Among the Liberals who voted against the motion to have Ethics Commissioner Mario Dion testify before this week’s committee on his SNC-Lavalin report was an MP who was caught breaching conflict of interest rules by Dion only a month ago.

Liberal MP Anita Vandenbeld was found guilty in July of trying to use her position to sway voters to vote for her husband for an Ottawa city council seat. 

“The documentary evidence revealed a campaign strategy aimed at using Ms. Vandenbeld’s position as a Member of the House of Commons to communicate with voters in order to convey a positive endorsement of her spouse as a serious candidate so as to increase his chances of being elected,” said Dion’s official report.

On Wednesday, Vandenbeld was one of the five Liberal MPs present on the committee who blocked Conservative MP Peter Kent’s motion to have Dion testify on his damning SNC-Lavalin report.

The report titled Trudeau II found that Justin Trudeau broke section 9 of the Conflict of Interest Act which “ prohibits Members from using their position as a Member to influence a decision of another person so as to further their private interests.”

“For these reasons, I found that Mr. Trudeau used his position of authority over Ms. Wilson‑Raybould to seek to influence, both directly and indirectly, her decision on whether she should overrule the Director of Public Prosecutions’ decision not to invite SNC-Lavalin to enter into negotiations towards a remediation agreement,” said Dion in his decision.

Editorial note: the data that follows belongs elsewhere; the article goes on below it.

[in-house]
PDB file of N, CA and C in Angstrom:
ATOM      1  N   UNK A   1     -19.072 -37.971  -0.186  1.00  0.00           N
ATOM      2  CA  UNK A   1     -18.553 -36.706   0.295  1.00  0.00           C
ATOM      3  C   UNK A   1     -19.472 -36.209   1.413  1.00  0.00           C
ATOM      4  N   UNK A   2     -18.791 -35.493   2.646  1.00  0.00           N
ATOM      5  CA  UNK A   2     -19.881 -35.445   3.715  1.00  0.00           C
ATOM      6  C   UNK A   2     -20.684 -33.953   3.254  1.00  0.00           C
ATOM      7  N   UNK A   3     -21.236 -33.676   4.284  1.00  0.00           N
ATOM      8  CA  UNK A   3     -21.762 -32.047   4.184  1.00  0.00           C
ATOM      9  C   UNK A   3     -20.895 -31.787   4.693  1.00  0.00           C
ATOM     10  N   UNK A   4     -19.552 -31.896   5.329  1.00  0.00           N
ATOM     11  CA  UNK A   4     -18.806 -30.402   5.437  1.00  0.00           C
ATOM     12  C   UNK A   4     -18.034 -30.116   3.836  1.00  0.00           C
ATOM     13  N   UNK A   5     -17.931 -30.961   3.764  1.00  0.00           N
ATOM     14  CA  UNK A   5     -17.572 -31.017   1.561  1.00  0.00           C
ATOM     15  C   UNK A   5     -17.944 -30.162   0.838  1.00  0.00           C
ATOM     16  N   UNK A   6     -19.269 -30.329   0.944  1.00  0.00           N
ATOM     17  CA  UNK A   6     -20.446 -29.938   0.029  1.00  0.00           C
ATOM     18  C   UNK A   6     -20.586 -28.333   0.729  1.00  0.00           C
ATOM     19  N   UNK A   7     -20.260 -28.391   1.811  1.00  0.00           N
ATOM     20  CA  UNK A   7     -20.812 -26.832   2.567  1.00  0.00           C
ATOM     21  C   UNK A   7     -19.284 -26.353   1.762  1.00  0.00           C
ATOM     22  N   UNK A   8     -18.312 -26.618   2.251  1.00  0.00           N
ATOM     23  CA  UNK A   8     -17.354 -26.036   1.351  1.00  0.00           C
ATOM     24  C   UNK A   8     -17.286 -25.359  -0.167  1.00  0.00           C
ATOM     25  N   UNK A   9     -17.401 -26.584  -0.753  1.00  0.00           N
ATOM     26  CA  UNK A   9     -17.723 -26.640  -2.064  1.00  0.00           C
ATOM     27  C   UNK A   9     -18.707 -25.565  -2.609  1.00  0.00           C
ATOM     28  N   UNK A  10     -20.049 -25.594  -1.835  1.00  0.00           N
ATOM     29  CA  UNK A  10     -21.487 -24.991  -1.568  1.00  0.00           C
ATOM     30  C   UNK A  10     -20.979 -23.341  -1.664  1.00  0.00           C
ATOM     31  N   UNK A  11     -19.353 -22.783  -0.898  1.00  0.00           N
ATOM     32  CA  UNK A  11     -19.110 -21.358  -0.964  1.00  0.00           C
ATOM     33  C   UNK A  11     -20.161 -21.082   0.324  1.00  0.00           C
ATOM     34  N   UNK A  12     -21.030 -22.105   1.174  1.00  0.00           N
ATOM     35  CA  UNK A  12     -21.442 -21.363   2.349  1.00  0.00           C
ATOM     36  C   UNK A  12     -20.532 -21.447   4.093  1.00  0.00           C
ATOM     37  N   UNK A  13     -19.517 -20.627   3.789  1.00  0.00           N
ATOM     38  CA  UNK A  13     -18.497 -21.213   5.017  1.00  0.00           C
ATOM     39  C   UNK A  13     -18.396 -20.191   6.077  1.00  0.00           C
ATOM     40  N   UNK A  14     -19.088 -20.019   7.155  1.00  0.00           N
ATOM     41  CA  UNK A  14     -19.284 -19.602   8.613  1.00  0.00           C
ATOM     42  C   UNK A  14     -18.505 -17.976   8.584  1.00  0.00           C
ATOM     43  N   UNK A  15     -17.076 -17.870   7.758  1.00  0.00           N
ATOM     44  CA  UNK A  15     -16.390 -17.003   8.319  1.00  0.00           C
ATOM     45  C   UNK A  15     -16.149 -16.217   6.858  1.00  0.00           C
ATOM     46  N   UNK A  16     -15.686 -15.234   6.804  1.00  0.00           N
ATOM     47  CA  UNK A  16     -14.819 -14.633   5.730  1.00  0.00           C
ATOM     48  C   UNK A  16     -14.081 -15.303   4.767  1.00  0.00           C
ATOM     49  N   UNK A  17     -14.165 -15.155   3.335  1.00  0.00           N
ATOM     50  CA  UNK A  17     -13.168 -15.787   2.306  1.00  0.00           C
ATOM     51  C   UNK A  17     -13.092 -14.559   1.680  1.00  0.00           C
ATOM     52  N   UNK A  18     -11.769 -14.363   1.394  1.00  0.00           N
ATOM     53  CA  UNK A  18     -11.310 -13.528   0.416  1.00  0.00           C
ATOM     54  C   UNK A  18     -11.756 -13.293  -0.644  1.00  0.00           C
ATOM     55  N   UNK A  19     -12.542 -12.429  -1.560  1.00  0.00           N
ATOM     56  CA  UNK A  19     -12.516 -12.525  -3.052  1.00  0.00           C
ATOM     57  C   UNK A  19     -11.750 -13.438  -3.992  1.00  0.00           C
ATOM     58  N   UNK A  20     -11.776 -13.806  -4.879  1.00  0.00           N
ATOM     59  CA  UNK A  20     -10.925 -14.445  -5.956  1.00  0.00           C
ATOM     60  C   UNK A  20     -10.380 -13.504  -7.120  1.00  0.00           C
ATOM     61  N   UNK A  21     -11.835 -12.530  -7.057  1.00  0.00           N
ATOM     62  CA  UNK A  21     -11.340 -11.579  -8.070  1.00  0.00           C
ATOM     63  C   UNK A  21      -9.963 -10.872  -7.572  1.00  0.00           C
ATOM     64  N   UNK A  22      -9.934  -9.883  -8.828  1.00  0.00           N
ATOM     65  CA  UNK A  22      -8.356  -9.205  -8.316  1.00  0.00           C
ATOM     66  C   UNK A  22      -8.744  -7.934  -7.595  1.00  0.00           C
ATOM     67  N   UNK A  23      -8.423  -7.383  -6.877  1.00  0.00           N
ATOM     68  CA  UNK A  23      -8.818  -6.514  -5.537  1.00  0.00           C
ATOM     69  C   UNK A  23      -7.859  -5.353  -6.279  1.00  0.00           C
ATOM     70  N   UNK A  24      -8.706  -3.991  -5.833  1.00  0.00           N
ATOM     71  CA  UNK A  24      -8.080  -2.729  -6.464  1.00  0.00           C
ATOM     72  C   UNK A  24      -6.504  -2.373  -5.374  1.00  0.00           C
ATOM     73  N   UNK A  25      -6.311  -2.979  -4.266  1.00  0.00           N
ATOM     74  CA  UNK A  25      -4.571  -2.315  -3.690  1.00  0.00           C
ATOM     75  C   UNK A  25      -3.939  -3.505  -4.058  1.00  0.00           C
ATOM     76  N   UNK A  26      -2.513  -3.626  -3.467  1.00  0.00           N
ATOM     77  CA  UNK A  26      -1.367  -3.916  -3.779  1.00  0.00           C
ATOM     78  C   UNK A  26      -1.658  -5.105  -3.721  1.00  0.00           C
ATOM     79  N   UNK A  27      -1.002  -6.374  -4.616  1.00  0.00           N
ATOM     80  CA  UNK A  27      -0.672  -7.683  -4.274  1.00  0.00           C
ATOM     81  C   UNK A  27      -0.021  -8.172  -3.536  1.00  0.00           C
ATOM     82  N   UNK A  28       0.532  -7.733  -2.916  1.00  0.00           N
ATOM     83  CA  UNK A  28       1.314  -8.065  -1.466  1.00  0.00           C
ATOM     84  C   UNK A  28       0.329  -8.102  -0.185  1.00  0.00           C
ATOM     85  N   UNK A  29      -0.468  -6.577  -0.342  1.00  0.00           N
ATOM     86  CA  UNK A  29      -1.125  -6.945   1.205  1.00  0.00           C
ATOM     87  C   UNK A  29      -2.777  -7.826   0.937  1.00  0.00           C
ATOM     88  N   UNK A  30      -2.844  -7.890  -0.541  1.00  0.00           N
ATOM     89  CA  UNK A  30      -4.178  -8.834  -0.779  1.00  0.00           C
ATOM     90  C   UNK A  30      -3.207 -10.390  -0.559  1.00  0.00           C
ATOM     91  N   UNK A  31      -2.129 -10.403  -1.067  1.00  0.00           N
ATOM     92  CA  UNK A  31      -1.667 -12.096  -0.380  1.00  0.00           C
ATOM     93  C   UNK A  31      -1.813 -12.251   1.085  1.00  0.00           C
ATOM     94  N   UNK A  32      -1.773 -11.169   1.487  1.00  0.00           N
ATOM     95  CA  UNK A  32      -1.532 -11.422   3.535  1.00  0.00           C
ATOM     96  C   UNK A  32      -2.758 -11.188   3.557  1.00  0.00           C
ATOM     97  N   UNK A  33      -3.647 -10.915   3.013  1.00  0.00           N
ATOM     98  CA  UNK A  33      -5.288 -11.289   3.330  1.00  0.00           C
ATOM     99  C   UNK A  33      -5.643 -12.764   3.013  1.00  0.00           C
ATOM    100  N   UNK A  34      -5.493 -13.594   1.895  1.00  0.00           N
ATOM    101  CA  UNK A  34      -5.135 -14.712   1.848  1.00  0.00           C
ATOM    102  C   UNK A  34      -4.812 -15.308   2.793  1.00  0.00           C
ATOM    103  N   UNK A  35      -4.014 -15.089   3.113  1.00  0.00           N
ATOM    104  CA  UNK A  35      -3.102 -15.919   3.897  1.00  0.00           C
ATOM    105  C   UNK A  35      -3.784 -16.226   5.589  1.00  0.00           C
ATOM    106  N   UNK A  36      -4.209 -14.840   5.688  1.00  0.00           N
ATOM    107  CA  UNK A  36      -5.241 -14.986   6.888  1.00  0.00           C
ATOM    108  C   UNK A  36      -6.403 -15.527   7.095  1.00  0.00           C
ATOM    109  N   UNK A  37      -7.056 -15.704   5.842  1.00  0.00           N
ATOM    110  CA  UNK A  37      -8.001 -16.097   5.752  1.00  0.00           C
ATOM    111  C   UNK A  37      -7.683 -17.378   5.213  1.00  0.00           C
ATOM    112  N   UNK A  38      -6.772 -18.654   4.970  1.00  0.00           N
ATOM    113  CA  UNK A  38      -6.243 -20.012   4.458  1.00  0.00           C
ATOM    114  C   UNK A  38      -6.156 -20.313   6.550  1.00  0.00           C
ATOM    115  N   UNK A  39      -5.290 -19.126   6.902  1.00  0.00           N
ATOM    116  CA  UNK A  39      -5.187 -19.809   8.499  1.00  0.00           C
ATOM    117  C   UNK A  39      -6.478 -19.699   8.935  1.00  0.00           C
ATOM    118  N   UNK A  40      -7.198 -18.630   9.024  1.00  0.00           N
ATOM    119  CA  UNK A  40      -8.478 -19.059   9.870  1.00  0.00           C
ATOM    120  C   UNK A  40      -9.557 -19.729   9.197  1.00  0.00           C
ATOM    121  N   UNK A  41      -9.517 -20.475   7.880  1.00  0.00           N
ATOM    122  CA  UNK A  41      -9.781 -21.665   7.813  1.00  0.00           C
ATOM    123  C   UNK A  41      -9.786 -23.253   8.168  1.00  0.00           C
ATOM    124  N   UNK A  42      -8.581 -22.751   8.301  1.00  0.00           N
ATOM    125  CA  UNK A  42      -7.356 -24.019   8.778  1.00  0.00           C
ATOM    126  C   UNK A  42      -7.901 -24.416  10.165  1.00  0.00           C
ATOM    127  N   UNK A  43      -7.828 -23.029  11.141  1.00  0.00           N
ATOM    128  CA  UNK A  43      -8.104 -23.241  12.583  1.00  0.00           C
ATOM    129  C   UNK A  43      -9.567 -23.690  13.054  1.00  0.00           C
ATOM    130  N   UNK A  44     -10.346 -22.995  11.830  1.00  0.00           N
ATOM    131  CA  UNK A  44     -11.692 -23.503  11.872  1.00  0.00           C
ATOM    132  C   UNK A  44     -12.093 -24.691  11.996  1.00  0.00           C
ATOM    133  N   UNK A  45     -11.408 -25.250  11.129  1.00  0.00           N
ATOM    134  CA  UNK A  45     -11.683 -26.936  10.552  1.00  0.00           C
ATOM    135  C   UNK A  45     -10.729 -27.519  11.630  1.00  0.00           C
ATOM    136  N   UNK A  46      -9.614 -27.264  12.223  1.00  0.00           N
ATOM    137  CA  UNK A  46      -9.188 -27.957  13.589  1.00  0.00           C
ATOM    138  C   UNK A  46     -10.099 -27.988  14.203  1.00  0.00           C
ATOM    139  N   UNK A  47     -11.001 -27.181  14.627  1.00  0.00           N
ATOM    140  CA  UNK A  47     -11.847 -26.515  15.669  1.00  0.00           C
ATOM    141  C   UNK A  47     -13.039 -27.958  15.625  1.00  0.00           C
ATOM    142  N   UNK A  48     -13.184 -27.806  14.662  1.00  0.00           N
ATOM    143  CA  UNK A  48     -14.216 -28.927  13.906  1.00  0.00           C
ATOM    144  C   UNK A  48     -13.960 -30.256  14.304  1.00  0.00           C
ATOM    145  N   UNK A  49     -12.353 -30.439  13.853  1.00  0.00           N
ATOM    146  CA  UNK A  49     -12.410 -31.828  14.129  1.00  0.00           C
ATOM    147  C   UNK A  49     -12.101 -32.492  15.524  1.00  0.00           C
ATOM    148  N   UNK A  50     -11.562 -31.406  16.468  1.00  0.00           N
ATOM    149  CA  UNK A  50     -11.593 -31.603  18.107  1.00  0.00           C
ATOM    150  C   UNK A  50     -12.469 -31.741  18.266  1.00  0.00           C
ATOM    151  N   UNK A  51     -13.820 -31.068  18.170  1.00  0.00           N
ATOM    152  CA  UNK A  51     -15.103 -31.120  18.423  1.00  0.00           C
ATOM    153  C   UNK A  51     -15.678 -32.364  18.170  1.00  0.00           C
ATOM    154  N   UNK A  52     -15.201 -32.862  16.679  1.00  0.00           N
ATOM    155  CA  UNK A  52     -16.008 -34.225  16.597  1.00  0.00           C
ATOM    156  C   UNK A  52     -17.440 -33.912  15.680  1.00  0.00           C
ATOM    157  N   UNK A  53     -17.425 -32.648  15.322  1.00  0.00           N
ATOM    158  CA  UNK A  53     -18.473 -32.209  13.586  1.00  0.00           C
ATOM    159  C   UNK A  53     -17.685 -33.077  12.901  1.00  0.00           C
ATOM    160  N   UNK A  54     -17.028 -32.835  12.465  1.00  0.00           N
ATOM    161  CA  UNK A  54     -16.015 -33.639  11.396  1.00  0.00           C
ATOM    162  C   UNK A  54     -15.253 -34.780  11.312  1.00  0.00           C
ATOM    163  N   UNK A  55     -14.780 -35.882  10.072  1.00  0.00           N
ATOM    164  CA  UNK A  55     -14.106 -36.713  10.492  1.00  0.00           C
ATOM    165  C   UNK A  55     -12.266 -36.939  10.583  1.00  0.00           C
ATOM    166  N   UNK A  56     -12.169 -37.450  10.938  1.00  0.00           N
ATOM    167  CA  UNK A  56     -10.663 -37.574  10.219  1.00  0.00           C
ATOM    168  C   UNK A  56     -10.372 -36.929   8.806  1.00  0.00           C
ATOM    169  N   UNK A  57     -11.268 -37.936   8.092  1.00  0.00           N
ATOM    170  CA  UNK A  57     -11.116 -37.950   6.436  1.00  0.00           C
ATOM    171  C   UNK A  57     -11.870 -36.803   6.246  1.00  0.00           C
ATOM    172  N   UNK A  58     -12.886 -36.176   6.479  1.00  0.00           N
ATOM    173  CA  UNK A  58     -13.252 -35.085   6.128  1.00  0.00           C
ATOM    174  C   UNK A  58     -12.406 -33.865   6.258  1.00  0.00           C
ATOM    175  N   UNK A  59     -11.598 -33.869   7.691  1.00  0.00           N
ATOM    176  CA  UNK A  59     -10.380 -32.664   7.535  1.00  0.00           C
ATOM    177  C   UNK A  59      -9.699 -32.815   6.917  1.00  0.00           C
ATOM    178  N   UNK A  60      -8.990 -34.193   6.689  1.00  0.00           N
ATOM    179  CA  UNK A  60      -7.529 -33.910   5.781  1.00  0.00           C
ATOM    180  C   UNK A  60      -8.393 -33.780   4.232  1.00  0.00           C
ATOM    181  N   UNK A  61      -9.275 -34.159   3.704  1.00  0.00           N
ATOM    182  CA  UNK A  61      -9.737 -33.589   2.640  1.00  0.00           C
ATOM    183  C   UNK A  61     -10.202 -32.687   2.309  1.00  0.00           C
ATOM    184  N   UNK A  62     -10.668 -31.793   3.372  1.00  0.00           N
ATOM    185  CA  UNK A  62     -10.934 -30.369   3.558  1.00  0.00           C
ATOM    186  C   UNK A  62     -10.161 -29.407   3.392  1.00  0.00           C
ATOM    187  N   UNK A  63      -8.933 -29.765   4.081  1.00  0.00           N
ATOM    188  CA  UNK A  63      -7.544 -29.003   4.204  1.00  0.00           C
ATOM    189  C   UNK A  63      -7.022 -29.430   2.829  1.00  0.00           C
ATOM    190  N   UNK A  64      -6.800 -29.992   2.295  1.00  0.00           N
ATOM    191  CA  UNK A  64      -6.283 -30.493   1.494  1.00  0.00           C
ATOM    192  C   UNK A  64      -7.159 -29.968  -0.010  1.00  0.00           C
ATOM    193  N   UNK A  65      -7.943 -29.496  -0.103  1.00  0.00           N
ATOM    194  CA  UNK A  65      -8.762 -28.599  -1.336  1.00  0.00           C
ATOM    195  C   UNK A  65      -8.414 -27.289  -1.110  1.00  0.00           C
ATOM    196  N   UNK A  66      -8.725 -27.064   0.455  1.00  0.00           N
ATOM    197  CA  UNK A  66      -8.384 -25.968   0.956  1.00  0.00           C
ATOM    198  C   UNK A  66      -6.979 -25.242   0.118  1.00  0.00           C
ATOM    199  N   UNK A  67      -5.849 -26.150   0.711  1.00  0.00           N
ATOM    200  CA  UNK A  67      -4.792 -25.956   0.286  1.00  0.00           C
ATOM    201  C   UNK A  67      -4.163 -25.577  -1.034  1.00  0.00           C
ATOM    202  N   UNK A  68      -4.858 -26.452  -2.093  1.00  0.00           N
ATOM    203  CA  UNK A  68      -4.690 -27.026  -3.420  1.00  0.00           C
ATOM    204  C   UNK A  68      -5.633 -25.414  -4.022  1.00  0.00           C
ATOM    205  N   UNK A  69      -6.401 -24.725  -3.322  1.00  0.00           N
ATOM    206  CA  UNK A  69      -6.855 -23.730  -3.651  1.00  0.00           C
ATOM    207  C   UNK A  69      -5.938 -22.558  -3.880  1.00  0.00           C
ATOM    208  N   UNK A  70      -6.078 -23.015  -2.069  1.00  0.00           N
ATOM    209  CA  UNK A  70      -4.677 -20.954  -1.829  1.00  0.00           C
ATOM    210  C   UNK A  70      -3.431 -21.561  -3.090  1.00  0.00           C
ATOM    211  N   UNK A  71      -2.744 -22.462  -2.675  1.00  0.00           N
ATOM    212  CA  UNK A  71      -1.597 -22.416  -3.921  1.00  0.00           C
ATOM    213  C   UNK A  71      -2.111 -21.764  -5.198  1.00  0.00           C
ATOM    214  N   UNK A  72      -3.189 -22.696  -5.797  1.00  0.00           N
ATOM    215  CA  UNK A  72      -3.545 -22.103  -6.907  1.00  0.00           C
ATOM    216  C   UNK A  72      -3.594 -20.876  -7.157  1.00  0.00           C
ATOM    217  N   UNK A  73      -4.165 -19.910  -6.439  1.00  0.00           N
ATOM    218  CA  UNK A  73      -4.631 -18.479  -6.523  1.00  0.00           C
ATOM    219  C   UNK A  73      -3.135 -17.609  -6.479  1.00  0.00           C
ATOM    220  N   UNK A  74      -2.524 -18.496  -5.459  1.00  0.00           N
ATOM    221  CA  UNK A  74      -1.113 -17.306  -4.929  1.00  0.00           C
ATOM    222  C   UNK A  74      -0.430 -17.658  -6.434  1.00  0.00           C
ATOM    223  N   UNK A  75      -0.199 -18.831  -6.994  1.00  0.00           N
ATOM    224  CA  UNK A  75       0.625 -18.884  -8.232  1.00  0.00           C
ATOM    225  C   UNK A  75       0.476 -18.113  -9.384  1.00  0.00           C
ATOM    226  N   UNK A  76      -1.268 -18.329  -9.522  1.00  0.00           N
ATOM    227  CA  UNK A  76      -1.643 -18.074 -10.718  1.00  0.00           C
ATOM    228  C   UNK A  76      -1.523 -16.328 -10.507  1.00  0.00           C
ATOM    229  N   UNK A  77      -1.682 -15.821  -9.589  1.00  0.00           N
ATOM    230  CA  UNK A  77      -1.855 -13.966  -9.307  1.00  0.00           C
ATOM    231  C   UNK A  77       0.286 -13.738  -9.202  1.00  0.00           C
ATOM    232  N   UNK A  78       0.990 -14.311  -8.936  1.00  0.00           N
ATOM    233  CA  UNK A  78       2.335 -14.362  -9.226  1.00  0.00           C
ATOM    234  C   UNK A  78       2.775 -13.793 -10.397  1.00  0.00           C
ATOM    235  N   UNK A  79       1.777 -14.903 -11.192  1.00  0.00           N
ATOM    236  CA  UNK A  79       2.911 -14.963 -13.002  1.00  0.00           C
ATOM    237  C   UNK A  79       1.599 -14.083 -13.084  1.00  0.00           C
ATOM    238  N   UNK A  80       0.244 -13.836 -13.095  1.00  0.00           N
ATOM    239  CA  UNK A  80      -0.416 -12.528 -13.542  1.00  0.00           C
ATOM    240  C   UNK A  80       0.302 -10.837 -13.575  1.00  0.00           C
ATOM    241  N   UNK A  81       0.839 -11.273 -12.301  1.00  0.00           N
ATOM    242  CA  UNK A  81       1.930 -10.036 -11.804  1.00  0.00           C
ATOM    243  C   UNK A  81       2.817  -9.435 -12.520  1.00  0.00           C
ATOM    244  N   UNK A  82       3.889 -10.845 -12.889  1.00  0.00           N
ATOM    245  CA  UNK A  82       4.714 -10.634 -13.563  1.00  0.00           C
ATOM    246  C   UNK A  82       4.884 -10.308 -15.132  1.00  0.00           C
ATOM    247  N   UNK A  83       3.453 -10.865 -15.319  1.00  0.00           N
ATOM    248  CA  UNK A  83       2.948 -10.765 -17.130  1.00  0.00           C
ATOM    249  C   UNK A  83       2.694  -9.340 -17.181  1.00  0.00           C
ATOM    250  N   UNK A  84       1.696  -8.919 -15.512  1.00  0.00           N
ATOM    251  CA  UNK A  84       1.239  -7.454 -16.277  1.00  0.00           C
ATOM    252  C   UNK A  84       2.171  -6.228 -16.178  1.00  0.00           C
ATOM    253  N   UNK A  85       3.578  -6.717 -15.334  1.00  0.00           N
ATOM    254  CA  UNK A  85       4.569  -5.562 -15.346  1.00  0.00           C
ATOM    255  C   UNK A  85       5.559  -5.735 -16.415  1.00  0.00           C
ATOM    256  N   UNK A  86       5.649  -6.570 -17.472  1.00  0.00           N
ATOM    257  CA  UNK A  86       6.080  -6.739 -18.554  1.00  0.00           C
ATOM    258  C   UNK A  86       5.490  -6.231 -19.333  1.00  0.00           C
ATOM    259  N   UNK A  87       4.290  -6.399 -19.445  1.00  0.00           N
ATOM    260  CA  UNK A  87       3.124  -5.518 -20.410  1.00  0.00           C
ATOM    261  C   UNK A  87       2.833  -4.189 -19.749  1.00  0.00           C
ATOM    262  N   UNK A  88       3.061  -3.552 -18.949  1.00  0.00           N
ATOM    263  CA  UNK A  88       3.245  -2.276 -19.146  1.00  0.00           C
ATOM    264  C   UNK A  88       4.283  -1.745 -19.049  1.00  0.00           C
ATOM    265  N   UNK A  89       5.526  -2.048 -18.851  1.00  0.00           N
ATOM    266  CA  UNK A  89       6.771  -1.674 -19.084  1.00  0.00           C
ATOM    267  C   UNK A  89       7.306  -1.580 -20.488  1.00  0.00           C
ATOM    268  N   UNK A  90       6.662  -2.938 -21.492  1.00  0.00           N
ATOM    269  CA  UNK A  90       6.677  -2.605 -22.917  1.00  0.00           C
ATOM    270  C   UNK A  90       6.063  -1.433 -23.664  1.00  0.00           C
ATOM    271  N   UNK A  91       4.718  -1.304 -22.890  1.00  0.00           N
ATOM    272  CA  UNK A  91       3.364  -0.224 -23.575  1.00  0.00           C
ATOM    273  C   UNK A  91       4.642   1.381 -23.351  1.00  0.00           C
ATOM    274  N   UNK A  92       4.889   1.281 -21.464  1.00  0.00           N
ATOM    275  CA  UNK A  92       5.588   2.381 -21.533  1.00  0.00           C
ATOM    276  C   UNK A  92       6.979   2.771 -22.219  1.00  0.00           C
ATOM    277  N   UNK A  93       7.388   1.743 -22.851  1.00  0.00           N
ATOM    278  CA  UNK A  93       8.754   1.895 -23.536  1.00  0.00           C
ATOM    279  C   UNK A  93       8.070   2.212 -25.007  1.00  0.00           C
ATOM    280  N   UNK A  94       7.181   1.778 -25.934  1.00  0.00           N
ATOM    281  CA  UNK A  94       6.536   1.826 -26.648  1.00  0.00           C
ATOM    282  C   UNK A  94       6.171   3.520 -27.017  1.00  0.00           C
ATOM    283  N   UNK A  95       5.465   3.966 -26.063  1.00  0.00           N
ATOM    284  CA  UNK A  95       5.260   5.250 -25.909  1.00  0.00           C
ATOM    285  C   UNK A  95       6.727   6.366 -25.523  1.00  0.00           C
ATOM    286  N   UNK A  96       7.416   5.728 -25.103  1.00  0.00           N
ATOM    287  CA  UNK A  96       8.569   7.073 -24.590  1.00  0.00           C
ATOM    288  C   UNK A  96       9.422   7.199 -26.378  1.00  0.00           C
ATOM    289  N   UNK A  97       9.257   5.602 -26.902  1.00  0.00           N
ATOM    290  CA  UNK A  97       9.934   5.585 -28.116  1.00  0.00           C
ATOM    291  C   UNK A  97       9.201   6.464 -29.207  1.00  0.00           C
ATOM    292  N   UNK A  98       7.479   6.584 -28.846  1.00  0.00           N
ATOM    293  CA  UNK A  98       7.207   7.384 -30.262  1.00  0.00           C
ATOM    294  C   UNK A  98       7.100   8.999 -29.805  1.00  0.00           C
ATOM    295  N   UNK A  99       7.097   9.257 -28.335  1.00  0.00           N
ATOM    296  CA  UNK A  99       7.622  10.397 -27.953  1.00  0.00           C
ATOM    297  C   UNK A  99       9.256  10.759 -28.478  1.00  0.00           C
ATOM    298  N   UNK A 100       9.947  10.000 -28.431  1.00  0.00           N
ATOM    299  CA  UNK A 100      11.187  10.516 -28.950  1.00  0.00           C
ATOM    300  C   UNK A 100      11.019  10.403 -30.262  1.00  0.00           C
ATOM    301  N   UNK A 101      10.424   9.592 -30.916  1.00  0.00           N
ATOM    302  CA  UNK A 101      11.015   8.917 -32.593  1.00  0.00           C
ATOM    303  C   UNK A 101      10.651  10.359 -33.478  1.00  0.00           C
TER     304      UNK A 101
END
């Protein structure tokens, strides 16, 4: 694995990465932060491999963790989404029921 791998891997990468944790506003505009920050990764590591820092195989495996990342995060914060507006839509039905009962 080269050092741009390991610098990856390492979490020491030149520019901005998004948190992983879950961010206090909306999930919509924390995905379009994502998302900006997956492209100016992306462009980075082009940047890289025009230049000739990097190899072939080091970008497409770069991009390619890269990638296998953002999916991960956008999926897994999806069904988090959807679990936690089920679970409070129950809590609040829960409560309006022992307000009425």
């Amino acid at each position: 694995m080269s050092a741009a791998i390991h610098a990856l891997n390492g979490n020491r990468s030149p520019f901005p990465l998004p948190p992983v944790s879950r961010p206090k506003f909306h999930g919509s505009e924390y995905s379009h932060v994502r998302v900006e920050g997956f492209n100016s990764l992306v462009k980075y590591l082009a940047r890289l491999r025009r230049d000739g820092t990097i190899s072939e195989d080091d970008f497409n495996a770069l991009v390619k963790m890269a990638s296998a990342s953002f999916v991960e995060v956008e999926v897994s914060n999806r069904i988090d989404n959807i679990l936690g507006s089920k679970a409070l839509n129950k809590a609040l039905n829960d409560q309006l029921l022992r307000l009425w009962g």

In October 2018 Vandenbeld sent robocalls and publicly campaigned for her husband, including sending her constituents letters of support for the candidate. She was then also investigated for breaking section 9, as well as section 11. 

While Vandenbeld was not found to have contravened section 9, she was found to have contravened section 11. 

“Section 11 of the Code prohibits Members from attempting to engage in any of the activities prohibited under sections 8 to 10 of the Code. It serves to bring within the scope of the Code any actions intended to further private interests, regardless of their result,” said Dion.

Dion didn’t apply a penalty with his finding, though he’s only empowered to fine MPs up to $500. 

Commissioner Dion ruled that while Vandenbeld was guilty of breaching conflict-of-interest rules she would receive no punishment.

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